Choosing your next high speed handpiece could be quite a complicated task.
The investment into air-driven high speed dental handpieces for your practice may prove to be a highly significant capital expense. Not only are these dental handpieces relatively expensive, but, you will also need to consider the operational costs and maintenance that will be required to keep the instruments running optimally on a long-term basis.
As a result, it is imperative that you – as a clinician – take the time to carefully consider the features associated with the devices, the overall reliability of the pieces, and the maintenance-based requirements when making a purchasing decision.
In this brief guide, we will provide you with the basic criteria for choosing air-driven dental handpieces for your practice.
Why are Handpieces Head Size and Angulation so important?
The best handpiece is the handpiece that suits you best because it needs to fit your hand shape. Handpieces are becoming more and more ergonomic.
In recent times, there has been a growing demand for precise dental procedures. Significant advancements have taken place in the key areas of modern dental practices, namely tooth preparation and implant placement, to cater to these evolving needs. Precision plays a pivotal role in enhancing the overall quality of dental procedures while simultaneously cutting down the time involved. That is why we need to focus on Handpieces Head Size and Angulation!
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How to choose the right Handpiece Head Size and Angulation?
The first criterion that must be considered when purchasing high-speed dental handpieces is the head size and the overall angulation of the head.
A small head provides improved levels of visibility and patient access. A large head has a larger rotor that results in a higher output of power. In most instances, the angulation is set at 22.5 degrees.
This makes it easy for the instrument to remain in the sight of the dentist; however, this angle could result in the handpiece touching the maxillary arch due to restrictions in access to the posterior teeth. It is often best to opt for angulation that allows the posterior teeth to be reached and the patient’s comfort to be optimized.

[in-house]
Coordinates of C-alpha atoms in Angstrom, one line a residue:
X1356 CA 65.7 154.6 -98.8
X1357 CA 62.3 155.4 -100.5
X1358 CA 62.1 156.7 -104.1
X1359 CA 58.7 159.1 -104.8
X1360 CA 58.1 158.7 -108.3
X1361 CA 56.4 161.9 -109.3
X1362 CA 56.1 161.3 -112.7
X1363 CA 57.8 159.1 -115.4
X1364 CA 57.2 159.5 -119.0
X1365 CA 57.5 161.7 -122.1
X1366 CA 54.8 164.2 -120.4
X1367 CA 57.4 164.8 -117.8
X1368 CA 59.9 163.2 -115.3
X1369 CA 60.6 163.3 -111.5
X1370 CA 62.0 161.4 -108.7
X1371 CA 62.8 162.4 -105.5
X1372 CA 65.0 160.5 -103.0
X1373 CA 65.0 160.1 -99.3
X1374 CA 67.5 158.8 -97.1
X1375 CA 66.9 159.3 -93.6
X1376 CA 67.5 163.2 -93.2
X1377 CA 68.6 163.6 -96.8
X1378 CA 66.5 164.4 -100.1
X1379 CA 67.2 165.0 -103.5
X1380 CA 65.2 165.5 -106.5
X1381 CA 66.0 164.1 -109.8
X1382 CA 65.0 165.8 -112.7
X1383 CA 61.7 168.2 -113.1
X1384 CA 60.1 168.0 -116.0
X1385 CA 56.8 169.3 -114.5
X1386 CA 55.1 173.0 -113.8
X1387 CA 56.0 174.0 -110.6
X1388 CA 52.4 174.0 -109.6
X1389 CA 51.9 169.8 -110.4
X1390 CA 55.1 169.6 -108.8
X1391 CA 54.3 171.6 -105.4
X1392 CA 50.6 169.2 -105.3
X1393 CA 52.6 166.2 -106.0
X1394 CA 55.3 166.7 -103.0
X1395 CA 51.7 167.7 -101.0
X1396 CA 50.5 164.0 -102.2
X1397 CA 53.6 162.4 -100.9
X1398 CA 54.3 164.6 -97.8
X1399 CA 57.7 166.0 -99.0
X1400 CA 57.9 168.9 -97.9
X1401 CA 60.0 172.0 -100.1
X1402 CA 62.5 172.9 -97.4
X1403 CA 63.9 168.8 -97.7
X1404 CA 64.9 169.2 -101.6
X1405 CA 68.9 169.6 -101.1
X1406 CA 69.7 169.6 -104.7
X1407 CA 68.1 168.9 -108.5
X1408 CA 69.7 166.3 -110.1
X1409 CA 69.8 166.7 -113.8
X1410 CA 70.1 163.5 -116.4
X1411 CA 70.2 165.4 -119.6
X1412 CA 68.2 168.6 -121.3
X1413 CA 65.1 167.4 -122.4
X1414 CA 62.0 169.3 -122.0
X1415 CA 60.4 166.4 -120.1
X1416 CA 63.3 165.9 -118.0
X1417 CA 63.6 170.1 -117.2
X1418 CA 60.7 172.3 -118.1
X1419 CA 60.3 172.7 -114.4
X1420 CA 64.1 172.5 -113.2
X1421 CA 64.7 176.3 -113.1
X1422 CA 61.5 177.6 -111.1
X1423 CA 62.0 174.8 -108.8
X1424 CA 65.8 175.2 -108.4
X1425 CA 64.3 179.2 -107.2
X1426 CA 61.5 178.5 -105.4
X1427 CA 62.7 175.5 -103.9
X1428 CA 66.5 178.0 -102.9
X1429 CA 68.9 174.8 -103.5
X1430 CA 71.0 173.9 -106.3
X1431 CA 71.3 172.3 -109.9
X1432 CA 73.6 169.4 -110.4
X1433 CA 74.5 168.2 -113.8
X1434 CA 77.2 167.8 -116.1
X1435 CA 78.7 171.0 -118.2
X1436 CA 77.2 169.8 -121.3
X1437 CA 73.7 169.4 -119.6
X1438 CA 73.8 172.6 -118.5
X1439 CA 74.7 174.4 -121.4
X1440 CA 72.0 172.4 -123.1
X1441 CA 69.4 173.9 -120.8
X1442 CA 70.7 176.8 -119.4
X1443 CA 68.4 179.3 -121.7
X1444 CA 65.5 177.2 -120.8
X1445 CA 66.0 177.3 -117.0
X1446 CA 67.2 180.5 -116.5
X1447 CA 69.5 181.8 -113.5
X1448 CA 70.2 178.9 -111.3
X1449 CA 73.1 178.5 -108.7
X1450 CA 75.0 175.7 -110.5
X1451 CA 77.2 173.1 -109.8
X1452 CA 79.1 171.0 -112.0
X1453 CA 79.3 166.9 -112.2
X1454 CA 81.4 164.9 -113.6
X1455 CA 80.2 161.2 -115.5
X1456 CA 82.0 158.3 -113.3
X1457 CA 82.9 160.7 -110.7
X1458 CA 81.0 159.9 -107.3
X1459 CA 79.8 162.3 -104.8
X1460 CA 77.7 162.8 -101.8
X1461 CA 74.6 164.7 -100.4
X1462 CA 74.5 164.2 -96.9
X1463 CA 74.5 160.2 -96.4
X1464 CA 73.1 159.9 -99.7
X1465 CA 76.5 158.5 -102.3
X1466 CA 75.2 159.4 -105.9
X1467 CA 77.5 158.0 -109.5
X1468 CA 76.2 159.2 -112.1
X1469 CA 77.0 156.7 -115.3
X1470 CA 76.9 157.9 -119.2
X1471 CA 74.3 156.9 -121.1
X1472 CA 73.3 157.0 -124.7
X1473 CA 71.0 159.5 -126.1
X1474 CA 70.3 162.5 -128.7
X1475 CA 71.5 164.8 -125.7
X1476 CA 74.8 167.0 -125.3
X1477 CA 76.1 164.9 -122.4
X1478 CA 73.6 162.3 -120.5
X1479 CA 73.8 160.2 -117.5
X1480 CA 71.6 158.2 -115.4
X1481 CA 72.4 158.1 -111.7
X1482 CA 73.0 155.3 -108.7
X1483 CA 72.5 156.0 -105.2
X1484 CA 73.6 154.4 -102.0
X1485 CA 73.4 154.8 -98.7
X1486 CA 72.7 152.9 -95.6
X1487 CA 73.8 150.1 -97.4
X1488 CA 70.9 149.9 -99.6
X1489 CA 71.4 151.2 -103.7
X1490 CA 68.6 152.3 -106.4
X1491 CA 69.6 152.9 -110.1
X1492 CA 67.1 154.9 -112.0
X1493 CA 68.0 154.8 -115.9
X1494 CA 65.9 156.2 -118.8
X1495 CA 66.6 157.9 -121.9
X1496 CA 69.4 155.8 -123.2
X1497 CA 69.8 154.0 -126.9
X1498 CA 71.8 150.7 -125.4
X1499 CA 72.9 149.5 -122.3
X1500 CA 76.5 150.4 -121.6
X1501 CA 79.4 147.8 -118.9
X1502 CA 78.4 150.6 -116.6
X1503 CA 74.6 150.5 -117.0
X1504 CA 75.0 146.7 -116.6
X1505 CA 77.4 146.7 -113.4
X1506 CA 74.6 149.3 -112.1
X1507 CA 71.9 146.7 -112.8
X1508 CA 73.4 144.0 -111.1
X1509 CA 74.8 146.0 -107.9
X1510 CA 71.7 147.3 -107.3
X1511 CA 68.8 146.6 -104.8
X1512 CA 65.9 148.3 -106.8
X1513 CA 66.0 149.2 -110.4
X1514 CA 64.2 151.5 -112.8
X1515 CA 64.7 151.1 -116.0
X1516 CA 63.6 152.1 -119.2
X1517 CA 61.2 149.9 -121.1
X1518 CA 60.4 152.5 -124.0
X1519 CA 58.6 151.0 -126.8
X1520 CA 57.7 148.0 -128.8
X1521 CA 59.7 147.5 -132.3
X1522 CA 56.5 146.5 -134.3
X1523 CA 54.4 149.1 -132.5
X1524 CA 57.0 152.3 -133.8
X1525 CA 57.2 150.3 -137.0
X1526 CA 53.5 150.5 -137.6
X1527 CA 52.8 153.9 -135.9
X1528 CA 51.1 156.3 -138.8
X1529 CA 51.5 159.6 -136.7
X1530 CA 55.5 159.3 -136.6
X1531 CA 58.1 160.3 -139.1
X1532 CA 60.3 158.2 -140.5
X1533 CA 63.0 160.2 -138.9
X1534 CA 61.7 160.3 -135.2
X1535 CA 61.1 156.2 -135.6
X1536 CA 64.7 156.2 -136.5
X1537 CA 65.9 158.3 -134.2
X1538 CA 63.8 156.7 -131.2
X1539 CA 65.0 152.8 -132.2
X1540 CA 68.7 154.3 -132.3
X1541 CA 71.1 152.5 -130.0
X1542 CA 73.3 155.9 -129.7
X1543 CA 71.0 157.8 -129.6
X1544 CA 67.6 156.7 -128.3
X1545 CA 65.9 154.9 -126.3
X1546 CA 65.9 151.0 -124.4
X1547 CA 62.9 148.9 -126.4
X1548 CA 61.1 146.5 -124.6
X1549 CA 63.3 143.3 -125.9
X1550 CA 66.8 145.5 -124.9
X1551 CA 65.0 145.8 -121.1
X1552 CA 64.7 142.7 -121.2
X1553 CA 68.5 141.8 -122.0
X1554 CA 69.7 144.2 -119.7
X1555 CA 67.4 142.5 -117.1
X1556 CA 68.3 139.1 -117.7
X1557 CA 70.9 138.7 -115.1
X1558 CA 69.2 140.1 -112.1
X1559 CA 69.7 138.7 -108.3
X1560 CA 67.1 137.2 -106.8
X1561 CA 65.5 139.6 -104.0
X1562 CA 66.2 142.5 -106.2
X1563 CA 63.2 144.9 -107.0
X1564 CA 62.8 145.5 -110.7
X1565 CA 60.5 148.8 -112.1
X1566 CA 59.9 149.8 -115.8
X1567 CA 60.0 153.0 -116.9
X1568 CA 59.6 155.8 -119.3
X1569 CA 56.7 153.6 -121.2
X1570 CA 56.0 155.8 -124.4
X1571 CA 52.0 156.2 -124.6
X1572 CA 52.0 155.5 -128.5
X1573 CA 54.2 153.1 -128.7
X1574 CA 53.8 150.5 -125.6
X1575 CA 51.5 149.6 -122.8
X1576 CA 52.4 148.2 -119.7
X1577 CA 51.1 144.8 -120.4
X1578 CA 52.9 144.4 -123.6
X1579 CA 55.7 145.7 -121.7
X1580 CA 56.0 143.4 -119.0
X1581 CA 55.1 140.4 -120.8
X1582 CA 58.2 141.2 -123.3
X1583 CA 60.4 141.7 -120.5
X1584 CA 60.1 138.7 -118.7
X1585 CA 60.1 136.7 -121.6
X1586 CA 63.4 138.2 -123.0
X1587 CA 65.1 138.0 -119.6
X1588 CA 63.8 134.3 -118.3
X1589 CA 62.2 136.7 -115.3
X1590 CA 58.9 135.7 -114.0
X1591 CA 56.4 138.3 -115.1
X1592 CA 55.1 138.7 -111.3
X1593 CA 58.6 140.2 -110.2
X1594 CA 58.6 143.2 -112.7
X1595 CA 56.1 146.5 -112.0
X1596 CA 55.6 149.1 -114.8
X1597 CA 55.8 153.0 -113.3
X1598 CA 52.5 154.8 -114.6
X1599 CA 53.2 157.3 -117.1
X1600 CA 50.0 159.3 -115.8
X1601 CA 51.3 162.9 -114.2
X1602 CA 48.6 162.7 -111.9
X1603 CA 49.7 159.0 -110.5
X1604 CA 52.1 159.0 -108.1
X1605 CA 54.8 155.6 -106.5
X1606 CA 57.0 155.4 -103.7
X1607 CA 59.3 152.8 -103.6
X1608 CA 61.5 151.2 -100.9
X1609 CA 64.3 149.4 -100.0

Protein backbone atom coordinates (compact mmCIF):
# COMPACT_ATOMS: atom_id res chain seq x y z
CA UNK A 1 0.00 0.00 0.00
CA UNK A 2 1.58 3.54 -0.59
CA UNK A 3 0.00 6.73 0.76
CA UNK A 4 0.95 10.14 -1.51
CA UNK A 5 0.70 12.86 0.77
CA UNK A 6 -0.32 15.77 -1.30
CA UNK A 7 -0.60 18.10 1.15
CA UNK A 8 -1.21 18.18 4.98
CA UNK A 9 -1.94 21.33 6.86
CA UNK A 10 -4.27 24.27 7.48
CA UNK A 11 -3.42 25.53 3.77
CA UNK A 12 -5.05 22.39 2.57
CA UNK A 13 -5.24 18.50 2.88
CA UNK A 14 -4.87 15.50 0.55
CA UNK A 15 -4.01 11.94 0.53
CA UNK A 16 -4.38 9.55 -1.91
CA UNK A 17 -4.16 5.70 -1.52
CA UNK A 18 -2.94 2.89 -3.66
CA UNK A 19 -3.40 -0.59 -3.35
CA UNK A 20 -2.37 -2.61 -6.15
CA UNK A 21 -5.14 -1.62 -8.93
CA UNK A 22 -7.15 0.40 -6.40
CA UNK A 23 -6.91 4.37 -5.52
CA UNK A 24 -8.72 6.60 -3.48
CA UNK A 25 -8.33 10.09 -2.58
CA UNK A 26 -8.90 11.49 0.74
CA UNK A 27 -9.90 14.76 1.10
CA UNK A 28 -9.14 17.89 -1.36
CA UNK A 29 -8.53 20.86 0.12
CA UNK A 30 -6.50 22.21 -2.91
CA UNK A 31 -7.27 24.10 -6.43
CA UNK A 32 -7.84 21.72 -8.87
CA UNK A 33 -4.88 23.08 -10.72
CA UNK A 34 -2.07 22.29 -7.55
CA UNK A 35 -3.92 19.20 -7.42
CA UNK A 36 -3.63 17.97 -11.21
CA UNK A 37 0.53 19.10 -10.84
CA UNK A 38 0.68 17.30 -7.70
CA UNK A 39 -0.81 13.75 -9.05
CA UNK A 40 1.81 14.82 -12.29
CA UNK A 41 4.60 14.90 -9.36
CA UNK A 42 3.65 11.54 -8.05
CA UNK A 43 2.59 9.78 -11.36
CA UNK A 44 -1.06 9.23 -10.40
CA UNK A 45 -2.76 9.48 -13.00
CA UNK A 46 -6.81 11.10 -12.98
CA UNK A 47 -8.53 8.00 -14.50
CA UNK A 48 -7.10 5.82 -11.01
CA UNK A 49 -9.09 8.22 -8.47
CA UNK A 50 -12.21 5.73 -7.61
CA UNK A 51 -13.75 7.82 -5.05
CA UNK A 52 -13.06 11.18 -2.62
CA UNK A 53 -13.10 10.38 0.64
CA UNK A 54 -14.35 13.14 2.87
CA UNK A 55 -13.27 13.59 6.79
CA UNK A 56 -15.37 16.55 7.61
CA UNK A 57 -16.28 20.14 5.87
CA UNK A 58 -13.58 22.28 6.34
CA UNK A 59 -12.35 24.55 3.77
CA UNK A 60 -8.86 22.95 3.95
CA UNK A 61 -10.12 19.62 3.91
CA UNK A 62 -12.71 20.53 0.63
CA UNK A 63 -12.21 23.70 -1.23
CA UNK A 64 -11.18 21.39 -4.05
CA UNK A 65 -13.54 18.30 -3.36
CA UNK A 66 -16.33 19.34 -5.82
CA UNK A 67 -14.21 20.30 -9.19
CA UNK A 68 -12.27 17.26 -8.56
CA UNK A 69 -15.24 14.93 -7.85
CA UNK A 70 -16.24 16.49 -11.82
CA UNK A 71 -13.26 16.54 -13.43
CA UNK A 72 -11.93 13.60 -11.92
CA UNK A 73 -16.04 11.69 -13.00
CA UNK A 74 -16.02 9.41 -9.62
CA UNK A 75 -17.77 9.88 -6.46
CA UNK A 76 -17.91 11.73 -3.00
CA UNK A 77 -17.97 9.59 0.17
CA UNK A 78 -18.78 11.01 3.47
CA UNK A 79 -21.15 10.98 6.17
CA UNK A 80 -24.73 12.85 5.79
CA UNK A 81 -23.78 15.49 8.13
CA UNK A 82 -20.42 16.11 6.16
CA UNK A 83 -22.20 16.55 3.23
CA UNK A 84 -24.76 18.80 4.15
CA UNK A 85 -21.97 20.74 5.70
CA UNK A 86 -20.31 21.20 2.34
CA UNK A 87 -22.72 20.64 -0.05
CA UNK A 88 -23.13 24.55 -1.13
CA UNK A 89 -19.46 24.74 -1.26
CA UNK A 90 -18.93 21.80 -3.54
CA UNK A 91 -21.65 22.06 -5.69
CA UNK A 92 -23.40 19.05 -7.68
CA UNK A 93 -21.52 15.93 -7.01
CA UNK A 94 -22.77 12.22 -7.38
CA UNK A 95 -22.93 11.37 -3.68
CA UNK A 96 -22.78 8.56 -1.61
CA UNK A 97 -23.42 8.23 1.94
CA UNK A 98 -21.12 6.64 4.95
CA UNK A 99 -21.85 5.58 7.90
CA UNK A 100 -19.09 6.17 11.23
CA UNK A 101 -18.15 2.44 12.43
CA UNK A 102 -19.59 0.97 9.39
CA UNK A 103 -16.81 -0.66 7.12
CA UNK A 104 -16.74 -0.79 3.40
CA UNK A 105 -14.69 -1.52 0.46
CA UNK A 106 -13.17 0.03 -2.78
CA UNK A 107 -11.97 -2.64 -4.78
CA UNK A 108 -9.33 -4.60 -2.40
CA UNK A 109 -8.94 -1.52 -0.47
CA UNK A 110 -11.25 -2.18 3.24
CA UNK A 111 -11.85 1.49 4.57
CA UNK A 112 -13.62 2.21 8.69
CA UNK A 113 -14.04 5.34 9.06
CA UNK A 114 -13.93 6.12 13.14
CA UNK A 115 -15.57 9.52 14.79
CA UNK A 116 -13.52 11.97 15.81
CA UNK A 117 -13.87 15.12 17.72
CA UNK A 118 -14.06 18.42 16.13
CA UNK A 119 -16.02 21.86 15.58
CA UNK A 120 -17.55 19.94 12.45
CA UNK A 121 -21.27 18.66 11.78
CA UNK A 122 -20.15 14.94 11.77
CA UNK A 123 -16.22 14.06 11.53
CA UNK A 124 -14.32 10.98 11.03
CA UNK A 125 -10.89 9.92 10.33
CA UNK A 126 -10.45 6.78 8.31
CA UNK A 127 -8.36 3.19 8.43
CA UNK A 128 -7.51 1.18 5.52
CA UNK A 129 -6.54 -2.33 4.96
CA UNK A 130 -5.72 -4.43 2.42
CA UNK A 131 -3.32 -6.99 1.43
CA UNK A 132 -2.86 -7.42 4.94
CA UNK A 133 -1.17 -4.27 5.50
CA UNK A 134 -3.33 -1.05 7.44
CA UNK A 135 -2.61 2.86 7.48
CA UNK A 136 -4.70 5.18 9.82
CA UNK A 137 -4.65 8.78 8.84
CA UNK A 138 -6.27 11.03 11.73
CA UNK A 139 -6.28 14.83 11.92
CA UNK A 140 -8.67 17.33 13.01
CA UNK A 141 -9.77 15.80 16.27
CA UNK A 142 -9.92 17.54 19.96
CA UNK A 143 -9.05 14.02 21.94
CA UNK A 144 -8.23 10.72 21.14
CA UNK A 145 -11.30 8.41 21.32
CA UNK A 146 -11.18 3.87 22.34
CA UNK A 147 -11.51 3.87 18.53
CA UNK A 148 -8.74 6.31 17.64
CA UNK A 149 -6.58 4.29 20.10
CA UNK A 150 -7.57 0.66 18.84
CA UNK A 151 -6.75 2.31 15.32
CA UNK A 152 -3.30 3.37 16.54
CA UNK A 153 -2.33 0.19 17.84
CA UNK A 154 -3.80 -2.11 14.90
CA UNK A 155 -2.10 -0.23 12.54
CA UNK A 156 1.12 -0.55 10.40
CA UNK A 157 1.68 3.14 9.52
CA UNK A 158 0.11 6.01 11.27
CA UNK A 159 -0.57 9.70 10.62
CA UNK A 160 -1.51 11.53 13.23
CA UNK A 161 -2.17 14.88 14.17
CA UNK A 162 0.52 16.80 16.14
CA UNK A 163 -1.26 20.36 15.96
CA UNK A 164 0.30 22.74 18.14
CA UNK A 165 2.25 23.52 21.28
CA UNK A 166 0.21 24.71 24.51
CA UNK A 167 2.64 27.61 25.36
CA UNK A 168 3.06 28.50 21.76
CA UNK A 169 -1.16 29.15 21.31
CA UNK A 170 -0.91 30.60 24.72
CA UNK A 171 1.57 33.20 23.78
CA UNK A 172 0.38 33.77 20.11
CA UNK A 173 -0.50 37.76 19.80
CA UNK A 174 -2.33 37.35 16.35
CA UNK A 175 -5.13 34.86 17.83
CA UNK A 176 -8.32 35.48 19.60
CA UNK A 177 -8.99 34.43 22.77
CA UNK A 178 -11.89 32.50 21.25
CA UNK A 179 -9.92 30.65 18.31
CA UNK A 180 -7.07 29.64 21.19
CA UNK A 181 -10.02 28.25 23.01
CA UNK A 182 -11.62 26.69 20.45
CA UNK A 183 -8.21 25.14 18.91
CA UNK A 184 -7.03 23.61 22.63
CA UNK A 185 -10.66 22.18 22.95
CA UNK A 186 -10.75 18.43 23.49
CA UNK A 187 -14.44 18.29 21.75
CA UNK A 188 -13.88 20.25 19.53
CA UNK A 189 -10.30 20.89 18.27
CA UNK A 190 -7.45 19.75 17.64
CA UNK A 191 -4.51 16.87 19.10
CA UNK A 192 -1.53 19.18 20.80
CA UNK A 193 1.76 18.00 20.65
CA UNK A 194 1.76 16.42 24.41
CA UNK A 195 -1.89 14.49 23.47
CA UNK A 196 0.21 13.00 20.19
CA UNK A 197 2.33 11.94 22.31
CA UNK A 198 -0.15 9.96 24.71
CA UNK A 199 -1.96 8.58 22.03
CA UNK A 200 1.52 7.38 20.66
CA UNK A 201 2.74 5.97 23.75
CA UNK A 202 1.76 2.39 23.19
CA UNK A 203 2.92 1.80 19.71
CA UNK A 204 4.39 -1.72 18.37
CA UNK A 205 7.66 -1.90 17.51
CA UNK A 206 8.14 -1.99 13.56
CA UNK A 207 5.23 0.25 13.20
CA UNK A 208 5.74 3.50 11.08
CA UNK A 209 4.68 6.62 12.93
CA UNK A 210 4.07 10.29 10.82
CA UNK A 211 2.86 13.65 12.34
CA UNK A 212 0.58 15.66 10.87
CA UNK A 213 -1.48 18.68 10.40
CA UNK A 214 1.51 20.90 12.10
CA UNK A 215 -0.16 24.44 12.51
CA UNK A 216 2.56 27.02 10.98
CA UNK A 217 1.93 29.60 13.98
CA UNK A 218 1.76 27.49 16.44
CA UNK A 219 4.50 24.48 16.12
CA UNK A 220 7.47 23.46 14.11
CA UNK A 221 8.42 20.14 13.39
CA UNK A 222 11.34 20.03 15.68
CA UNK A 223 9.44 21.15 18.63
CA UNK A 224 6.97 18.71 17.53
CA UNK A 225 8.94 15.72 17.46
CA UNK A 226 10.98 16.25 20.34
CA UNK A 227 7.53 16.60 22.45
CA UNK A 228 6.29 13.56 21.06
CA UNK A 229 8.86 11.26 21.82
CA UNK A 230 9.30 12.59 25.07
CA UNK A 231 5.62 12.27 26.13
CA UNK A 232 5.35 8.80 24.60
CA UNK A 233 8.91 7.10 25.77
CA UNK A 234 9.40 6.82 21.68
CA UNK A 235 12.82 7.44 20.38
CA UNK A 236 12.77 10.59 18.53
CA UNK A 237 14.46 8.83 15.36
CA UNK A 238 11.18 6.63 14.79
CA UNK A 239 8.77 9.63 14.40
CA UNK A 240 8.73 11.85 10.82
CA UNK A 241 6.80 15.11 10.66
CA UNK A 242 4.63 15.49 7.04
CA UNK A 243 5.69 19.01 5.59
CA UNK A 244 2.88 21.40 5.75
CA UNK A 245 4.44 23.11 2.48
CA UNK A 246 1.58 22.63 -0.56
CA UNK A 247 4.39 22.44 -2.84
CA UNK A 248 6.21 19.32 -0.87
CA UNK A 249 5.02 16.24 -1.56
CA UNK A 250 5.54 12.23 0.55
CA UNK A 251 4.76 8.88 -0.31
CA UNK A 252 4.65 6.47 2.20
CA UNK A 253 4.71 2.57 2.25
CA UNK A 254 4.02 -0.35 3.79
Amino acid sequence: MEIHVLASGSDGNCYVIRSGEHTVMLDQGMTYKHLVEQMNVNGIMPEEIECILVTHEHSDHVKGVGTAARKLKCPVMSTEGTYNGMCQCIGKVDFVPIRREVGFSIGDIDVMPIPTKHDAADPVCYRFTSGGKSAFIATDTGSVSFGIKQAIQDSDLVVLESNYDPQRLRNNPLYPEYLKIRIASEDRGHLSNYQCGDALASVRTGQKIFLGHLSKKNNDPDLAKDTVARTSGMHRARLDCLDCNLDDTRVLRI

Doctors want power so they can work efficiently. The bigger the head, the more powerful the handpiece. However, with the large head, the tradeoff is now access and vision; you cannot exactly see what you’re doing. Smaller heads provide better access and visibility but they are not as powerful.
The Effect of Sound in the Dental Office:
The connection between sound and human senses is undeniable, directly influencing the overall emotional well-being of an individual. Within dental offices, both dental staff and patients are exposed to a myriad of sounds, and these auditory experiences can be perceived as negative. In dental healthcare units, the presence of anxious and phobic patients is a common occurrence, with these individuals being particularly sensitive to both sound and touch. The heightened sensitivity to sound can lead anxious patients to become uncooperative and potentially more challenging to manage, often resulting in avoidance of dental visits. Additionally, age can play a significant role in how noise is perceived and the accompanying emotions it evokes. This is especially true for children, as aspects of dental treatment that evoke fear are often sensory in nature, such as the sound of a dental drill.
It is a known fact that dental professionals have a high risk of developing hearing loss. Much of the hearing loss experienced by practitioners directly relates to the use of loud dental handpieces, over time.
Not only does a loud handpiece hurt a dentist’s ears, but it may make patients uncomfortable and may even increase dental anxiety. It is best to opt for air-driven dental handpieces that operate in the range of 58 decibels to 71 decibels.
The Ergonomic Design of Modern Handpieces
Practitioners with relatively small hands face an increased risk of substantial fatigue when tasked with supporting an unbalanced load of this nature. Fortunately, there are new modern handpieces, namely made of Titanium, crafted specifically for weight-balancing purposes. These innovative titanium handpieces boast evenly distributed weight, tipping the scales at a mere 2.5 ounces, and have a unique touch feeling.
Many dentists use dental handpieces for several hours each day. This level of use may result in health issues such as carpal tunnel syndrome, pain, and nerve damage. You should always opt for those handpieces that have the ergonomic design of a wide, flared shape towards the end area of the instrument. This will help in reducing fatigue of the hand and the wrist.
In recent years, few modern manufacturers introduced a series of high-speed handpieces featuring significantly broader grip elements on the handpiece’s body, promoting a more comfortable hand position. The presence of texture translates to enhanced traction. This expanded grip concept has now been integrated into the design of a novel high-speed handpiece.
Furthermore, the texture and material on the instrument shaft play a crucial role in influencing a clinician’s pinch/grip. Therefore, incorporating some form of texture or ribbing proves beneficial in enabling clinicians to delicately grasp the handpiece while still maintaining control.
There are several considerations to choosing air-driven dental handpieces for your practices. In this guide, we have reviewed head size and head angulation, noise level, and ergonomic design.
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